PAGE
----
POVMR & SOAP Record Formats in Veterinary Medicine

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  • 0:00 The POVMR
  • 0:35 Database, Problem…
  • 2:48 SOAP
  • 4:35 Lesson Summary
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Lesson Transcript
Instructor: Artem Cheprasov

Artem has a doctor of veterinary medicine degree.

This lesson will define the POVMR (problem-oriented veterinary medical record) and its four sections, as well as a brief example of the SOAP format used in the POVMR.


People come to a veterinary hospital when their pet has a problem. And so, it's only fair that when a medical record is established, it's a special kind of medical record called a POVMR, or a problem-oriented veterinary medical record. The POVMR, compared to older principles used in veterinary medicine, focuses on a scientific process more so than anything else in order to diagnose and properly treat a patient.

Most veterinary hospitals, including those that are accredited by AAHA, the American Animal Hospital Association, follow this formation for medical records. This record has four sections, which we will discuss.

Database, Problem List, Initial Plan

Let's pretend that a dog comes in to the clinic. The dog's name is Barky, and Barky's owner's name is Joan. Let's say that Barky has come in with a limp and a swelling in one of the rear legs that is painful to the touch. The POVMR will help a veterinarian figure out what could be wrong with Barky.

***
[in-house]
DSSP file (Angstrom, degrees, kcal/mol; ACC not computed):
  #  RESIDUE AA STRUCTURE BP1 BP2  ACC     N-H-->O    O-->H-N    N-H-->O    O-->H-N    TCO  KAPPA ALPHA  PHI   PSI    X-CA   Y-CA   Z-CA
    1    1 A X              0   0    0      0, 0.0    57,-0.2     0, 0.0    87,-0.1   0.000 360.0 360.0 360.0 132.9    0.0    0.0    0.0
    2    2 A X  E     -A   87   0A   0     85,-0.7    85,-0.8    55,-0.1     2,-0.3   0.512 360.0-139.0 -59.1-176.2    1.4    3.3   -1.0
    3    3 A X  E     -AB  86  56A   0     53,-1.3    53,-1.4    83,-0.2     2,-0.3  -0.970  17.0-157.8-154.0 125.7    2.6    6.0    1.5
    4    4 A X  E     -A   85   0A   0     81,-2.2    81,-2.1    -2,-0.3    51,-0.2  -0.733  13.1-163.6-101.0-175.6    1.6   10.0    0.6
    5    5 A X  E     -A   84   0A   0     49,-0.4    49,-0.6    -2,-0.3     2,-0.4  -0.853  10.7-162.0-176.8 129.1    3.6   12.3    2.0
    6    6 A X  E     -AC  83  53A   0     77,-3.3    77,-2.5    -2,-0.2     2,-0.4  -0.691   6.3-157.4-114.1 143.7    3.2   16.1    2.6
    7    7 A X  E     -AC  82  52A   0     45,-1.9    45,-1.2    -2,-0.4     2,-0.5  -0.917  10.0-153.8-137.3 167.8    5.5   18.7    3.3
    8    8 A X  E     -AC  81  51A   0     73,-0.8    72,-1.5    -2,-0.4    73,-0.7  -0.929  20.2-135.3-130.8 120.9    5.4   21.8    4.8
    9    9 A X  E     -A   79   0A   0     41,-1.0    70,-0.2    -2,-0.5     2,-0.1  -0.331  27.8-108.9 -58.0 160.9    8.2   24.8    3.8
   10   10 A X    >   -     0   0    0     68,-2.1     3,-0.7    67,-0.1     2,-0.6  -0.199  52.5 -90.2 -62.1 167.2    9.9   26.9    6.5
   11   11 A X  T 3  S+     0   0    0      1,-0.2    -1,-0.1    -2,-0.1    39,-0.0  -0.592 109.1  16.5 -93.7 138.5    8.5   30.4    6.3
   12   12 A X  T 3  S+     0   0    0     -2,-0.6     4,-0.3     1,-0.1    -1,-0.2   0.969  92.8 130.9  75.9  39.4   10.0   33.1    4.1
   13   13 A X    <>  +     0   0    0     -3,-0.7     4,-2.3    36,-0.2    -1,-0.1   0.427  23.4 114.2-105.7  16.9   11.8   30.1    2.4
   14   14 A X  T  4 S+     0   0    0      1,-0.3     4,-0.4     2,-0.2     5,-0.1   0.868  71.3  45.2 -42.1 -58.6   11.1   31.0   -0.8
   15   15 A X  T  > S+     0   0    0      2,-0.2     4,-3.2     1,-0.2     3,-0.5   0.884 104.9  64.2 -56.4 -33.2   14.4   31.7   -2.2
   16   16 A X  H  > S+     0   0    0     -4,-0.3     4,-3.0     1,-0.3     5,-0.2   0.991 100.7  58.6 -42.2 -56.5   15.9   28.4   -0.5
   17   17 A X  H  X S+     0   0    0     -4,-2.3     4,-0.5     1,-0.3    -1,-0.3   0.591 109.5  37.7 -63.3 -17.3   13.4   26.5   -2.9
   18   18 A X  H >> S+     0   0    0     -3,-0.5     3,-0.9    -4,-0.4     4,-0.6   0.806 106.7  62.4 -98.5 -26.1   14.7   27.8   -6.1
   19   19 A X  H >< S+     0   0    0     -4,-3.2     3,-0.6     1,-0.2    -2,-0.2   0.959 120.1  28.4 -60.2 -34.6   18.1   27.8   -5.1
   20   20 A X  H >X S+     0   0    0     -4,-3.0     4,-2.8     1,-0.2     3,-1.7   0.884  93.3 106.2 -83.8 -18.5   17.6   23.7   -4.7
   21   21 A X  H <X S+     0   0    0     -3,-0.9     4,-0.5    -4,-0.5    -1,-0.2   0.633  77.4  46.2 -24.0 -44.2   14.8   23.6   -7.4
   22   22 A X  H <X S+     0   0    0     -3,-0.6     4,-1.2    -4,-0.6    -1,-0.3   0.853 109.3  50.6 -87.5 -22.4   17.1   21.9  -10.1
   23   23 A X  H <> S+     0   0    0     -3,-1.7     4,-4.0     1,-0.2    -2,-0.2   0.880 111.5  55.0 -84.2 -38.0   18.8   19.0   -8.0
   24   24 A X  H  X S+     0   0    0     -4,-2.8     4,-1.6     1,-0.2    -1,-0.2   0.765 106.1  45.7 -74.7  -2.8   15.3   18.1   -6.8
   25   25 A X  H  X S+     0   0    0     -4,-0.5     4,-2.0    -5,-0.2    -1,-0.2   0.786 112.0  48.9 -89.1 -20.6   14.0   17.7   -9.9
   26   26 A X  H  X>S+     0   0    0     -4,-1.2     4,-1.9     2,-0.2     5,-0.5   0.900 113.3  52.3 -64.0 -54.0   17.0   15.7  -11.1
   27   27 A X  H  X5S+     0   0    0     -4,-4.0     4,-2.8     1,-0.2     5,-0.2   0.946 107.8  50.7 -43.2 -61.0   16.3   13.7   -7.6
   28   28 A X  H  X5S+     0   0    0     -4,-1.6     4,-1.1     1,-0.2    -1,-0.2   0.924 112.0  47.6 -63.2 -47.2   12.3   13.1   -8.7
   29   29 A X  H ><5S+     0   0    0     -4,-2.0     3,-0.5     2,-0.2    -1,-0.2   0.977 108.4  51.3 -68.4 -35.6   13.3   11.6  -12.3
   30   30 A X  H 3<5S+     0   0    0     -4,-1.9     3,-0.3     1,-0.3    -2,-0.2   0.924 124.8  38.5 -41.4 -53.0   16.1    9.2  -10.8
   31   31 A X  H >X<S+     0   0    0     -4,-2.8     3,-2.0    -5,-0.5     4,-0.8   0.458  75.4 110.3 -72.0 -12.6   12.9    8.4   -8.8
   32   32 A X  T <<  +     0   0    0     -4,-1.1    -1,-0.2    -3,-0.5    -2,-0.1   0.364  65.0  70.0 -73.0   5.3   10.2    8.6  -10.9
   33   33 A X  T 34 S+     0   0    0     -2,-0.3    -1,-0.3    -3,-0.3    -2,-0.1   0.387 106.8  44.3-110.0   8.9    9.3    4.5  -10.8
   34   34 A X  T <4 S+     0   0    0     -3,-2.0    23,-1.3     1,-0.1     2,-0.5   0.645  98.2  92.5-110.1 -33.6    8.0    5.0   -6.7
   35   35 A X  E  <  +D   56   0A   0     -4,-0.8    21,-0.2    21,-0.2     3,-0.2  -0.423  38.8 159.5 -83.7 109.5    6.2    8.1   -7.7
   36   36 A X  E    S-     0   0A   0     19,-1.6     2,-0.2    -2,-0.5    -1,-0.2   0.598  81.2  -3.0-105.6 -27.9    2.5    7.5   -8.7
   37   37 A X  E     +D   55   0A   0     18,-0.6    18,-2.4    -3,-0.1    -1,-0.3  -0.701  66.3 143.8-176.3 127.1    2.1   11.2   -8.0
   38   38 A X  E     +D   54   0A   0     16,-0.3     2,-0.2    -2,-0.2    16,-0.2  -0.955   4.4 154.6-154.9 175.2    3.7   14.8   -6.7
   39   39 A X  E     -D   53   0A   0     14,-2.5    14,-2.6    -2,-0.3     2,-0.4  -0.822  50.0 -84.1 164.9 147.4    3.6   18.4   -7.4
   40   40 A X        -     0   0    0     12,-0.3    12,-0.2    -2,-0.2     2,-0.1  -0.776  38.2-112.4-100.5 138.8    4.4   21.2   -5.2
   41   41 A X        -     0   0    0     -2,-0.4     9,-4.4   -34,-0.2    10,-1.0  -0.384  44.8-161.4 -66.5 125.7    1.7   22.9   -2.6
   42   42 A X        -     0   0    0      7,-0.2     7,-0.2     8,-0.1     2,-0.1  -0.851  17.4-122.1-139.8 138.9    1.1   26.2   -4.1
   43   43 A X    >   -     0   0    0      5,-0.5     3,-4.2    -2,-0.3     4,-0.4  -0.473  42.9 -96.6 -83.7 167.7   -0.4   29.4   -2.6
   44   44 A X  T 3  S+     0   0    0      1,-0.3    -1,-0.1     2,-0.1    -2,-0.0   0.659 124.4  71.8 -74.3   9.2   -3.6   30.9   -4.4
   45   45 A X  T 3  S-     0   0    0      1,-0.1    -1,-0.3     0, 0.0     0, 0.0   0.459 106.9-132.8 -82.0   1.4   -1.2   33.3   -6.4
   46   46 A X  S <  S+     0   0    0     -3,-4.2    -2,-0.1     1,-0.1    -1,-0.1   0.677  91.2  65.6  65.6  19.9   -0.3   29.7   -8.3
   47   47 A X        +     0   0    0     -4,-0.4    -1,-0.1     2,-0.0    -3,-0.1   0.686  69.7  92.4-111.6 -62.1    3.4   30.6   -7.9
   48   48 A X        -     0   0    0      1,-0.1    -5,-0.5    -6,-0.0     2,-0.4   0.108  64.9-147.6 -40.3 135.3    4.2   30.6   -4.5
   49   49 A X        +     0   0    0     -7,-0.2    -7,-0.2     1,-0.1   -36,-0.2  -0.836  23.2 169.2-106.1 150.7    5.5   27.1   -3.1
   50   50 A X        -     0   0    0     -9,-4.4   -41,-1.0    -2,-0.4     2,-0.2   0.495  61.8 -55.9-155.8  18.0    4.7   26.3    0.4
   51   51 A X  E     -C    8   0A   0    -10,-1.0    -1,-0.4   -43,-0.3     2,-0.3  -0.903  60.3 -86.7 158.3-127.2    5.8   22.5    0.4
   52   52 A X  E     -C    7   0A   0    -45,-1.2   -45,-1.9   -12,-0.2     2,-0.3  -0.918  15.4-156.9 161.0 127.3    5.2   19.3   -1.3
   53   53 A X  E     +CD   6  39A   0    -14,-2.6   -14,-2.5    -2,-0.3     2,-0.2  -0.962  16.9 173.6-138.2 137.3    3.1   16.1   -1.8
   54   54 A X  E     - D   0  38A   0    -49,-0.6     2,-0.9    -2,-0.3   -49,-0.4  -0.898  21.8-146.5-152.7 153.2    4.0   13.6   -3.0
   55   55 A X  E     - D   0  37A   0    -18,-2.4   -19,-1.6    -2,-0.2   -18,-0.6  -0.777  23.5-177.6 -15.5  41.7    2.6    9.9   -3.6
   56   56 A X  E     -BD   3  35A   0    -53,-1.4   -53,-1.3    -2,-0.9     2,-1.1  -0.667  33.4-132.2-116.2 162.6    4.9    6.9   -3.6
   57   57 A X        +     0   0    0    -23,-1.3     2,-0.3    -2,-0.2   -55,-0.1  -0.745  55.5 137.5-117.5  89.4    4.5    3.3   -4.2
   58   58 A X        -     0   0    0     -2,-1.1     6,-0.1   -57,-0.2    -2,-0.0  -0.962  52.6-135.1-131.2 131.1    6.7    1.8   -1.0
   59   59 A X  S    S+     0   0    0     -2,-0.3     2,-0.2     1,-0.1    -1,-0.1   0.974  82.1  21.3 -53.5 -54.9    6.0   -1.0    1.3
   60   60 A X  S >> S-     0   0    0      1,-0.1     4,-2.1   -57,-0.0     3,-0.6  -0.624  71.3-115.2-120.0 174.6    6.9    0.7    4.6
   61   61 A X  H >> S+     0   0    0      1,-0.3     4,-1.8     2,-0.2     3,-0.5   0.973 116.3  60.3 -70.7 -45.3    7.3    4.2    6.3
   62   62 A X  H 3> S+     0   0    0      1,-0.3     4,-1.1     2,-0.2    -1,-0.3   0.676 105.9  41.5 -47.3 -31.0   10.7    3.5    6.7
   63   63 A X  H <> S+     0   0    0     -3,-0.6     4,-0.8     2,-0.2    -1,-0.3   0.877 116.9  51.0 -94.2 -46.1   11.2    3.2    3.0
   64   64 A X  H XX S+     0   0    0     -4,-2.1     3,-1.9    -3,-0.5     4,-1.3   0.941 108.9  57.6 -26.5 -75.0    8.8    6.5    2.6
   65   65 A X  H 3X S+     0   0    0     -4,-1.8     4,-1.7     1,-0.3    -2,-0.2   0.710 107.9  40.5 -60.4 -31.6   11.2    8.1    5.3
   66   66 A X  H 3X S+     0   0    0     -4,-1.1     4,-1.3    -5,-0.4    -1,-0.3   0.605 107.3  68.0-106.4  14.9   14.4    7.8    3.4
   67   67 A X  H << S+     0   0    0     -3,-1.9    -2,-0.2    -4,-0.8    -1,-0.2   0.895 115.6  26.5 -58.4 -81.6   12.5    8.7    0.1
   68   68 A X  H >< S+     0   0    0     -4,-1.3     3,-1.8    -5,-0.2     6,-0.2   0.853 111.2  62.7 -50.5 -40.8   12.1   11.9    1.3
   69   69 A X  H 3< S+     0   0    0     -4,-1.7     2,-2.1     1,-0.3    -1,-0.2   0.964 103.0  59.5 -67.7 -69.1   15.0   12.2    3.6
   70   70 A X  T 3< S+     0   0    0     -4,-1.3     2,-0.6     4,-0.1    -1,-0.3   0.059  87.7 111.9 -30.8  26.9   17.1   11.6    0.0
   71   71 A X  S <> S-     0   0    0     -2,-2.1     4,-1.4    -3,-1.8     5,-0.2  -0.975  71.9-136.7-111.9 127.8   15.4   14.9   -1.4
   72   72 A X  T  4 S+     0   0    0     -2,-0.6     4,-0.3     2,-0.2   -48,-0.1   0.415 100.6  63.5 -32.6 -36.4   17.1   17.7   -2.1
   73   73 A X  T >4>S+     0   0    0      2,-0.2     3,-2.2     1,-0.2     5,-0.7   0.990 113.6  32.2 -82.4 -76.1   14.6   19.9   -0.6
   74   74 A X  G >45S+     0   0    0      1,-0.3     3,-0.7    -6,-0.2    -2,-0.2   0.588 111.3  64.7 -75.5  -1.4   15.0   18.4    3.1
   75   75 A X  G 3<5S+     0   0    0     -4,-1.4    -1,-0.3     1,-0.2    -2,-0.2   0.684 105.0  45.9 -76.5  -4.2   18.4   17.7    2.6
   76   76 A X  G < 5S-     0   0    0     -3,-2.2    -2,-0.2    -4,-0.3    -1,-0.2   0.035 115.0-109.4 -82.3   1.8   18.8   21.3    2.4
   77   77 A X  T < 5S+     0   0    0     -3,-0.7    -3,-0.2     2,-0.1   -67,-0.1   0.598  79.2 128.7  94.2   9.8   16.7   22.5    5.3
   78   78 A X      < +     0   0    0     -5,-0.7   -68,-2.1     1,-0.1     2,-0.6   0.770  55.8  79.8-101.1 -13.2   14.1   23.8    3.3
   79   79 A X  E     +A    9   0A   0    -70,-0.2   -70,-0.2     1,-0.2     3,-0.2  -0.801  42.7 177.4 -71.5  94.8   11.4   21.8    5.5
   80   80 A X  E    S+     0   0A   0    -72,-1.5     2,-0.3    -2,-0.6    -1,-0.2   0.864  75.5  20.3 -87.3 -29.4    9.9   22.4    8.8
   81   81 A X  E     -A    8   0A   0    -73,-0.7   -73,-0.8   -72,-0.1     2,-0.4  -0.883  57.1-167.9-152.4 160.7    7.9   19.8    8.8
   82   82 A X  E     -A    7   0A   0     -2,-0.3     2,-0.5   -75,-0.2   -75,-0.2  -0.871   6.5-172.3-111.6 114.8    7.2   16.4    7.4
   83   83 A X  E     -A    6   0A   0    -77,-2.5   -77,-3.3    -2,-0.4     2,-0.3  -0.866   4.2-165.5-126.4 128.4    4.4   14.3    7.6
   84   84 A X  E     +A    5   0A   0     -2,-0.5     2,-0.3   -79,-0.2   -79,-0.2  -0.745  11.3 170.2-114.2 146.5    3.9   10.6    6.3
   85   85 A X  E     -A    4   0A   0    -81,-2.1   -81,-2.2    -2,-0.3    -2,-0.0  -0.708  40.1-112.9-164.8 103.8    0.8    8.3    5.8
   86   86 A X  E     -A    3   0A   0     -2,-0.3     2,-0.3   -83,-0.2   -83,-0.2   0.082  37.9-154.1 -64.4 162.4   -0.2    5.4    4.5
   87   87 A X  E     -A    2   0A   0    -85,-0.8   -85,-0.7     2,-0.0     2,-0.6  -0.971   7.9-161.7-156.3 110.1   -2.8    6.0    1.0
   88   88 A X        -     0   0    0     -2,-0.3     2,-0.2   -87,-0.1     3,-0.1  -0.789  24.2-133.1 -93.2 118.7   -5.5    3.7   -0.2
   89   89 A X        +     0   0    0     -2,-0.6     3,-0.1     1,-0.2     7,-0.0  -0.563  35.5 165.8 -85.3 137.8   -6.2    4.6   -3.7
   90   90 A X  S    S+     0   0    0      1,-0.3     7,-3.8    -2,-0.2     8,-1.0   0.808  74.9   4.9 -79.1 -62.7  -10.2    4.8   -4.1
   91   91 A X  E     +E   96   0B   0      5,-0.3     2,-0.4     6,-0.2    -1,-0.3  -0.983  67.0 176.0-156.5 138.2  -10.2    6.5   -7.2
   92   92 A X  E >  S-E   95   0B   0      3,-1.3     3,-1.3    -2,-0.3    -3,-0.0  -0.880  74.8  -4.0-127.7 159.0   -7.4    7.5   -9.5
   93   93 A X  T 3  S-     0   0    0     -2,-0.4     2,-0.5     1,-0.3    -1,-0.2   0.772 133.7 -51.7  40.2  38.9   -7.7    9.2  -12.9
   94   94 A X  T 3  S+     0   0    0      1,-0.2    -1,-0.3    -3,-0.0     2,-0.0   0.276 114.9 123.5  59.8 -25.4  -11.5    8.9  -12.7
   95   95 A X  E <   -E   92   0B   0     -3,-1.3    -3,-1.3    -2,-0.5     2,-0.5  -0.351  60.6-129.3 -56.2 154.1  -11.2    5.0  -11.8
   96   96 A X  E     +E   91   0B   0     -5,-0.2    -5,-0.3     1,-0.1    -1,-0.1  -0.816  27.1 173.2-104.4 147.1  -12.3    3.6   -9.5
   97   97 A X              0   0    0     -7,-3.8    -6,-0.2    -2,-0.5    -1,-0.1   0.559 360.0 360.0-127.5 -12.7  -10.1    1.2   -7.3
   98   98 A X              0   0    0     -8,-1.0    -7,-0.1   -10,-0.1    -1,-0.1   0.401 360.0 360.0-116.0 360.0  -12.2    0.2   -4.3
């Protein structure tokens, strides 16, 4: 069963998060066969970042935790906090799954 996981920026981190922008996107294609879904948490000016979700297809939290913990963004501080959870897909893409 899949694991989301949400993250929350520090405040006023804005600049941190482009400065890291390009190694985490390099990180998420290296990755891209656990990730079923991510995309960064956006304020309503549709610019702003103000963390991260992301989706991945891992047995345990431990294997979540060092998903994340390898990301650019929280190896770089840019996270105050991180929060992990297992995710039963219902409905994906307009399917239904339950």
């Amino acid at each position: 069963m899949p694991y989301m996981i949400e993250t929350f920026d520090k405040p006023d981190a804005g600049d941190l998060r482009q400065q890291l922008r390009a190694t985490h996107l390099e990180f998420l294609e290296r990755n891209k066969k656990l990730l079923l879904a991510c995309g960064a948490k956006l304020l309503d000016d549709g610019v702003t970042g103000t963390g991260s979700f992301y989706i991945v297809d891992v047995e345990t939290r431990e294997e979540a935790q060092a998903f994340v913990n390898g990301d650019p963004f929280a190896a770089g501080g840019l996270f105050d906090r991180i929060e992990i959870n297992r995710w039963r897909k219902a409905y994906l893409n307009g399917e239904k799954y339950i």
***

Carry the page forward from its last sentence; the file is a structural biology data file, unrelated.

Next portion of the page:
One phase of the POVMR is known as the database. Here, the patient's history, physical exam data, and any laboratory results are compiled. The database should be as complete as possible and organized. For instance, the data in the database might be grouped according to which organ systems are normal and which are not.

Another phase is known as the problem list. It's a numbered list of all of the problems found during the compilation of the database. What is a problem in the medical sense? A problem is anything that requires, might require, or has required medical or surgical intervention.

In our case, a big problem is that the physical exam noted a limp, a swelling on the leg, and pain upon palpation, the examination of a body part or area by touch. Those things are obviously part of the problem list, and they may sometimes be combined into one overarching problem as the veterinarian sees fit.

The next phase of the POVMR is the plan or plan formulation. Here we answer: what do we do next? Plans include diagnostic plans, therapeutic plans, and client education plans. In Barky's case, part of the veterinarian's initial plan is the diagnostic plan, and it includes getting an x-ray of the leg to look for signs of a fracture or something stuck in the leg that may be causing the swelling, limp, and pain.

Once a diagnosis is reached - in Poor Barky's case, it's a broken bone - a therapeutic plan can be drawn up. This may include the different options for fixing the bone, as well as any rehabilitation that may be necessary after surgery.

After figuring out the therapeutic plan, the client education plan can be made. The client education plan can outline things like the risks involved with any planned therapy and the prognosis for recovery.


The fourth part of the POVMR is called progress notes, or simply follow-up notes/plans. The progress notes must use the SOAP format, which stands for subjective, objective, assessment, & plan.

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